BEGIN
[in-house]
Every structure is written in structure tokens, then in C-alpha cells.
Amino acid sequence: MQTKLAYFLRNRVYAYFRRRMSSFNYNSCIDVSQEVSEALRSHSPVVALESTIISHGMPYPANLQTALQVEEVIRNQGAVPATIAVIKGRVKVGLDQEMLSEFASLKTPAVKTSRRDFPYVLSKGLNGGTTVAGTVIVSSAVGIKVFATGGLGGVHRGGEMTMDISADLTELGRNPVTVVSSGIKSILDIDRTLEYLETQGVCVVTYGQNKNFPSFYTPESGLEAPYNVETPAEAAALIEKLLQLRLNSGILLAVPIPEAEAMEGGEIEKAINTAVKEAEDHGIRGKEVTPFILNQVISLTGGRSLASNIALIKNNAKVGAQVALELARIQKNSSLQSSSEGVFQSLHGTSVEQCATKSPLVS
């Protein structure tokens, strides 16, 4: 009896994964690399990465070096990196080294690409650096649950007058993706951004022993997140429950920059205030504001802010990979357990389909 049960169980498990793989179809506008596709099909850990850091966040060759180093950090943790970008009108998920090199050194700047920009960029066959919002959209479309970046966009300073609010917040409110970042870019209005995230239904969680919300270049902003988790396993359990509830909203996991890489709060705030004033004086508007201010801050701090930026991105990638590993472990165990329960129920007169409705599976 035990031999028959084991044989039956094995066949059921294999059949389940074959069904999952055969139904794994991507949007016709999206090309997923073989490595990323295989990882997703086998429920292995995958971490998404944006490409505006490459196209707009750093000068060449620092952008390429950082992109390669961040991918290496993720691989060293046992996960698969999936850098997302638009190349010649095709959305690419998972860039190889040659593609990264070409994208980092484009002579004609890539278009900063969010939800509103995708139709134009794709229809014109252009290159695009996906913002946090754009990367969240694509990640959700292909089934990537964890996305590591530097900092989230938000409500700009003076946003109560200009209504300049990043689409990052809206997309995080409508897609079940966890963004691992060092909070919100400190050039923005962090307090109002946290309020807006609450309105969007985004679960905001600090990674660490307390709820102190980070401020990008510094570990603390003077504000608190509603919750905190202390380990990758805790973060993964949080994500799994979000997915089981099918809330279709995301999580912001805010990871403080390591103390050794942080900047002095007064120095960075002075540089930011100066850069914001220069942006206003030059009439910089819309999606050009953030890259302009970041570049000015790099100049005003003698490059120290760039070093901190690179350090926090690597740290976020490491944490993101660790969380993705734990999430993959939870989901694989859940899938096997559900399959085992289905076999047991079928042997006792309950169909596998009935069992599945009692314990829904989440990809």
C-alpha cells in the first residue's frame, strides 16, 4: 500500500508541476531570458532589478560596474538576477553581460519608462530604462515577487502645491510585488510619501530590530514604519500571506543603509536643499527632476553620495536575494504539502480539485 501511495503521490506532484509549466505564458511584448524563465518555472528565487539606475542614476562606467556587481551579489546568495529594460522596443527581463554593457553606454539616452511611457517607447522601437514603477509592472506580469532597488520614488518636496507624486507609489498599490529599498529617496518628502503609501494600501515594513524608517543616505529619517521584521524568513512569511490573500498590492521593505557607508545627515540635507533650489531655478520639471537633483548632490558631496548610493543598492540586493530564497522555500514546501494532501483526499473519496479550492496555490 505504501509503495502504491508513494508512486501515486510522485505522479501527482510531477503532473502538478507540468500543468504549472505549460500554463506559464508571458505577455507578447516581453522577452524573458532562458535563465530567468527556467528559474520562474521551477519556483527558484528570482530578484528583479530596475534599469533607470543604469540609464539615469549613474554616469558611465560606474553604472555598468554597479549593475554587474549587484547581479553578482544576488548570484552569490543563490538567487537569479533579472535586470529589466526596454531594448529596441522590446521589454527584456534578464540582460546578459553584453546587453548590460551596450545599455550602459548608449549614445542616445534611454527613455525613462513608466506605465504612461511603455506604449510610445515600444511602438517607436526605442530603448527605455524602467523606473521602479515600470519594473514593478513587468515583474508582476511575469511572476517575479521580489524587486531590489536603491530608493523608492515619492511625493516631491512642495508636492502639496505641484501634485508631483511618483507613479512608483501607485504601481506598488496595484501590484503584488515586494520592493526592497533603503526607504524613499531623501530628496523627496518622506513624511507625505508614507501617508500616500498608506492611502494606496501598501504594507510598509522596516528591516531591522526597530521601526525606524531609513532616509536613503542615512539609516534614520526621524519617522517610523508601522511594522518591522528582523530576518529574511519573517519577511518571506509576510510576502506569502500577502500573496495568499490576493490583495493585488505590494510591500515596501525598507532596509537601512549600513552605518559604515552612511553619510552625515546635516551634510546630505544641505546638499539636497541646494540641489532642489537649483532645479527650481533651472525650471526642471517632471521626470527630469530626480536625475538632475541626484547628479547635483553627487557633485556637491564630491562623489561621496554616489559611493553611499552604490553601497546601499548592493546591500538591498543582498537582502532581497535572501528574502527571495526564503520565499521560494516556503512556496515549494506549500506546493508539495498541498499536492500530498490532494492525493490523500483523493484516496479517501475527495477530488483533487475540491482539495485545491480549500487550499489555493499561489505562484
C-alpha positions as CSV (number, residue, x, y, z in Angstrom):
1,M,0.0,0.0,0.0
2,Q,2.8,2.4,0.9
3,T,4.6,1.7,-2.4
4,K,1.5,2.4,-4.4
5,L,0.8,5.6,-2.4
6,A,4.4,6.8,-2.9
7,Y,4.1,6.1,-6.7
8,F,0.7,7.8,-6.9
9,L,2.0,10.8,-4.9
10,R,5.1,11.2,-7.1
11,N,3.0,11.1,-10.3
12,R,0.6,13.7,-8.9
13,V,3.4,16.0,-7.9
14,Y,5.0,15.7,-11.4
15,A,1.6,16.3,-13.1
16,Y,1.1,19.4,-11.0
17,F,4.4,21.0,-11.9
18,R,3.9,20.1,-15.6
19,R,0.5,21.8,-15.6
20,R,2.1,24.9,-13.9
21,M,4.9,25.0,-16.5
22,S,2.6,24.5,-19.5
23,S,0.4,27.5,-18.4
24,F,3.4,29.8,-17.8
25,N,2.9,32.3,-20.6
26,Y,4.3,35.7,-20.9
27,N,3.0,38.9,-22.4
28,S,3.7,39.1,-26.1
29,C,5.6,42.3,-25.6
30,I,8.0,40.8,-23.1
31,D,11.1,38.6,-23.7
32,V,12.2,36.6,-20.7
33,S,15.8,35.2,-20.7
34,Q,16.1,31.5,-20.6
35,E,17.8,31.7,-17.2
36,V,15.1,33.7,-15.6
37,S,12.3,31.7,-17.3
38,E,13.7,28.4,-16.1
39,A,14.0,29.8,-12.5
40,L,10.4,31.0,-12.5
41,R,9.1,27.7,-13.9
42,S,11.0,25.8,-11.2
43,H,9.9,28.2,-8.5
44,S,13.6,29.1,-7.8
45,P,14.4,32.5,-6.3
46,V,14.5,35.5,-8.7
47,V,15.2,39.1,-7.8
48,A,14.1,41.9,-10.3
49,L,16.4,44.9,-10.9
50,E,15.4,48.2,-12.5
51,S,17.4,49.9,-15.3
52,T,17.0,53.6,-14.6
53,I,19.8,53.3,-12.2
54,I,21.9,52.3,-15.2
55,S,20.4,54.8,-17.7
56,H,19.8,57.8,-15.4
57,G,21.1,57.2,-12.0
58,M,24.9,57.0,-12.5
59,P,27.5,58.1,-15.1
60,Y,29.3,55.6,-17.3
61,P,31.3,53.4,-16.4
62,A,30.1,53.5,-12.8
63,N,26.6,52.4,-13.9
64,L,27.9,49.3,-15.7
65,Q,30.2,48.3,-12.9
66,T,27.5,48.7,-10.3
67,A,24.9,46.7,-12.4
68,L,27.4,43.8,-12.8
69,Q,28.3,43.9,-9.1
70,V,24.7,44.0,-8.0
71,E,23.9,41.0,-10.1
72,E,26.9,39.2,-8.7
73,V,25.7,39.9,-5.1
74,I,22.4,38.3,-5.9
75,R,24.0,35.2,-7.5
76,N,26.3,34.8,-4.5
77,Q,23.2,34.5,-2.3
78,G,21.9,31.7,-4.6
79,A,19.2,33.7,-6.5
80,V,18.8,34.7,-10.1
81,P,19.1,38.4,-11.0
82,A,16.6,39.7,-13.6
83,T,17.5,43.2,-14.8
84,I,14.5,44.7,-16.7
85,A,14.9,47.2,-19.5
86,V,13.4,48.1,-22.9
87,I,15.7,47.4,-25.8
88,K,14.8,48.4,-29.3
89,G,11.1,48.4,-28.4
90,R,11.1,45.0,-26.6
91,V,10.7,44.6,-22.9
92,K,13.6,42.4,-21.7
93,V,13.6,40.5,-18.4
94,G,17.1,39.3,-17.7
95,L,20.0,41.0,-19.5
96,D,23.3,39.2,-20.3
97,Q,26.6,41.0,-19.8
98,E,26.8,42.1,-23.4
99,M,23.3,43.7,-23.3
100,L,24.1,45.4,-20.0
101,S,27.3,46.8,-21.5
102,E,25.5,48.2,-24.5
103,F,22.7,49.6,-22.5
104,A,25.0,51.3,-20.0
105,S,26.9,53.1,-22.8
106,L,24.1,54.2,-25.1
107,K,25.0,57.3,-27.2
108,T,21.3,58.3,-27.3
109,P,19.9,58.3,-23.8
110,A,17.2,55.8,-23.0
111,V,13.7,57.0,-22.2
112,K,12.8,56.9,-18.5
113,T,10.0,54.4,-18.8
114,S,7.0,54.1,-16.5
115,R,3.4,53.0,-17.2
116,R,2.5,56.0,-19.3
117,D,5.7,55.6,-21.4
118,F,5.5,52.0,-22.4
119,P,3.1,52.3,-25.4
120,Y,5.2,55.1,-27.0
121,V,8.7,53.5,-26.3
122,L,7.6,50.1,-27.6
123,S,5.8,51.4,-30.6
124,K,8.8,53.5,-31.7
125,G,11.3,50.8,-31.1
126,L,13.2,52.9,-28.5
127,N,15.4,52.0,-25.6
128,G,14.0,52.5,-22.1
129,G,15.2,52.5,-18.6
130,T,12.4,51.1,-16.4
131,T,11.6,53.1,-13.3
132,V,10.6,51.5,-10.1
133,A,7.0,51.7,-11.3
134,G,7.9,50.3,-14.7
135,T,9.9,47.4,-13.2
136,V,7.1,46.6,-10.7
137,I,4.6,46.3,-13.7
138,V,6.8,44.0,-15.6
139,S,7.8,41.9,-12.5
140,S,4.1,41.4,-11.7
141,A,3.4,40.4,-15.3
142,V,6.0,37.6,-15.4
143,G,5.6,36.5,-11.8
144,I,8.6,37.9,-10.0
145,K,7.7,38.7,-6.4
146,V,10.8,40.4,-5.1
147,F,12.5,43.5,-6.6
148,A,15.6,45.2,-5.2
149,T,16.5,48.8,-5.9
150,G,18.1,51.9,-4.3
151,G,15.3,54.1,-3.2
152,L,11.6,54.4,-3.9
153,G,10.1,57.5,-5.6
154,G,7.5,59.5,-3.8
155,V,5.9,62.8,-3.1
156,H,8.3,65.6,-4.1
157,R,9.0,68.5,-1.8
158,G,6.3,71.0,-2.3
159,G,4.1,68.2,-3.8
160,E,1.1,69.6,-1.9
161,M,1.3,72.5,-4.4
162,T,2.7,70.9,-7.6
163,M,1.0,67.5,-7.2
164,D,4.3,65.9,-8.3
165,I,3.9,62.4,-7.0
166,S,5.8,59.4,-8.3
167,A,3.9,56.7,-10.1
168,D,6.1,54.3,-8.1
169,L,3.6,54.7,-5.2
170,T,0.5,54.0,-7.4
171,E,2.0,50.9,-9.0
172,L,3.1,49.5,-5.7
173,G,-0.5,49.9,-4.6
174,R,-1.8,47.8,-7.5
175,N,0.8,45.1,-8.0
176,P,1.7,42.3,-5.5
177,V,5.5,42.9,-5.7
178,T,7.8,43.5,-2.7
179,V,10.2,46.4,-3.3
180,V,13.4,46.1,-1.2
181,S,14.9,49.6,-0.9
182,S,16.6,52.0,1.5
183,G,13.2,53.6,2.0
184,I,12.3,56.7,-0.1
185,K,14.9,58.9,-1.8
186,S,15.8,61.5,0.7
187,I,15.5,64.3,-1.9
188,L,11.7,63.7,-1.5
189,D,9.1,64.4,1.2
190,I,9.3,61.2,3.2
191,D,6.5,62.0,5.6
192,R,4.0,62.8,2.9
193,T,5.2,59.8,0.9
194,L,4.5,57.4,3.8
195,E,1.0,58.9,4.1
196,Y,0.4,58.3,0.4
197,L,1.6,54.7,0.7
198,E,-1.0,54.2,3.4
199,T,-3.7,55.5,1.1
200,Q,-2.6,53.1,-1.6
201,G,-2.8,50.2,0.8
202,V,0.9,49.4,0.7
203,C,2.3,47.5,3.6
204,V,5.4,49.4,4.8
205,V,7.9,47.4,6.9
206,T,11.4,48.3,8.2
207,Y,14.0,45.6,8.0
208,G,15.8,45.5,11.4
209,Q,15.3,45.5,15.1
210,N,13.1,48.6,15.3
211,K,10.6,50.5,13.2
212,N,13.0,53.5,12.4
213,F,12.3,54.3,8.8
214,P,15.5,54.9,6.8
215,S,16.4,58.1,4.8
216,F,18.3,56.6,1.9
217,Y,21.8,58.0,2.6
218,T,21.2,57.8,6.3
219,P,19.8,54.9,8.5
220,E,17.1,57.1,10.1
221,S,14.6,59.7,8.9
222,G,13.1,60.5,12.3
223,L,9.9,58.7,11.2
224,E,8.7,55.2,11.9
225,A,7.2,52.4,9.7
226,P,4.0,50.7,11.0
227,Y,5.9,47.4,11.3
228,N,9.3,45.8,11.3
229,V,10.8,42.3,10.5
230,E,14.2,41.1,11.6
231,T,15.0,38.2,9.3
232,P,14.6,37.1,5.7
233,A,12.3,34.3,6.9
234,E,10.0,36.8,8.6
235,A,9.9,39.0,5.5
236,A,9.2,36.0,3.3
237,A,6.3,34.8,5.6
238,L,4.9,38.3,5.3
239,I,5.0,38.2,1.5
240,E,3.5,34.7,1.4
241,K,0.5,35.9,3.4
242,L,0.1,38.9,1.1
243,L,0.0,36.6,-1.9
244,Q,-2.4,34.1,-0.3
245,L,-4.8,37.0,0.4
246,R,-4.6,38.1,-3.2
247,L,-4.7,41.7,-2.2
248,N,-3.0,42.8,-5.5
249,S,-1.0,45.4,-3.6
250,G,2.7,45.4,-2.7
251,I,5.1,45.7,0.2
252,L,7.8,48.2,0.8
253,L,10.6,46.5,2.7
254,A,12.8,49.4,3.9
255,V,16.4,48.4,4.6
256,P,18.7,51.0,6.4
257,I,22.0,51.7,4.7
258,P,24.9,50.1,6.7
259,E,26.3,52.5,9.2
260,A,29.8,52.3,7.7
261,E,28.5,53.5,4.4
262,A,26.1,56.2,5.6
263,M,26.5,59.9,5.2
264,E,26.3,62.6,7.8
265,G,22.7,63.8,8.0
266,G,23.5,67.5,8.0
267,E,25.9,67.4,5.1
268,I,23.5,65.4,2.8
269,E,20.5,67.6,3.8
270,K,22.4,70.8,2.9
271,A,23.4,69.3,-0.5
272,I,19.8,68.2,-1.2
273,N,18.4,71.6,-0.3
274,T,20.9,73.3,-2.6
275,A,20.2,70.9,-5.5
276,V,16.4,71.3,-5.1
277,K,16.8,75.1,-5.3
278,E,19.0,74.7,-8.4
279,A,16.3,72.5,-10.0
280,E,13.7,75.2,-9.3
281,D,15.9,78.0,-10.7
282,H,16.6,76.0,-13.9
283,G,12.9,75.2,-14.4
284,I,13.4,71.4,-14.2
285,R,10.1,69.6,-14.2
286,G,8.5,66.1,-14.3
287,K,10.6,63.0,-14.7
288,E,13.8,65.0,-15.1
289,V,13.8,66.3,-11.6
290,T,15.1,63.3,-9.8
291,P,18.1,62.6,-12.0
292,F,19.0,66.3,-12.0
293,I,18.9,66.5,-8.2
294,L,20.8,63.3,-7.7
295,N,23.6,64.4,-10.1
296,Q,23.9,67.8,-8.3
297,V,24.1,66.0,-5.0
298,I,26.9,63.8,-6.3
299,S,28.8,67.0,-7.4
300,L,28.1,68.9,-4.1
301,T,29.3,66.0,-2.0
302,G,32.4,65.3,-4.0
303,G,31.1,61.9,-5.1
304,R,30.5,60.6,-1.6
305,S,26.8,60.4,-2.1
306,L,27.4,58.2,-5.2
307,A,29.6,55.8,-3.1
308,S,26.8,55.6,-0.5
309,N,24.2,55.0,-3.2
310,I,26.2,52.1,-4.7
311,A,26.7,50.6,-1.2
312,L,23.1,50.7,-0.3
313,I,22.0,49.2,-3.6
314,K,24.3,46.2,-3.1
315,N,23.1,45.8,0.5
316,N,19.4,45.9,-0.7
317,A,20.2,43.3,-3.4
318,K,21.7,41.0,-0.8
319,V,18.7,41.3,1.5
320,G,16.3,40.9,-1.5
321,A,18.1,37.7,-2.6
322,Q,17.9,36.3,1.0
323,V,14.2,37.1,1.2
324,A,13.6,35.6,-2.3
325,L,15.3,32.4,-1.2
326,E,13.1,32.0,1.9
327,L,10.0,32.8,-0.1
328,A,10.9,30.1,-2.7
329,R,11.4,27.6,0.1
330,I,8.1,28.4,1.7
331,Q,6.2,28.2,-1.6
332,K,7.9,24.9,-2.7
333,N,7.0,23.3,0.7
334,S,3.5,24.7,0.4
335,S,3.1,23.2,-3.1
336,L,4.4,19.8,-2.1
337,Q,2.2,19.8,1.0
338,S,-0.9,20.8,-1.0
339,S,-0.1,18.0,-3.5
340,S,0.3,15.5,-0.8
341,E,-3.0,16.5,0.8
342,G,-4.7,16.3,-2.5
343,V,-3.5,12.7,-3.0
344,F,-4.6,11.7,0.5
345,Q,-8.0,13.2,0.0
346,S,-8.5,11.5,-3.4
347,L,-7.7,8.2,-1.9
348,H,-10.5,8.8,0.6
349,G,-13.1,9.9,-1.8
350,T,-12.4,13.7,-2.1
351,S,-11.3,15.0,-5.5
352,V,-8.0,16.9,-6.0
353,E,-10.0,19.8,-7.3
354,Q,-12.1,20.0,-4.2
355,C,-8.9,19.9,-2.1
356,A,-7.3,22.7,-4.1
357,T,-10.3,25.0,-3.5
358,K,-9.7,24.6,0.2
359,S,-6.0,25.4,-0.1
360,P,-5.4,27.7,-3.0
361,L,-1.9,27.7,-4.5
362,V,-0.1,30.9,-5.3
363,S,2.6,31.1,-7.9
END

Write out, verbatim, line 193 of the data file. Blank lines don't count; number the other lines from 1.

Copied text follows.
187,I,15.5,64.3,-1.9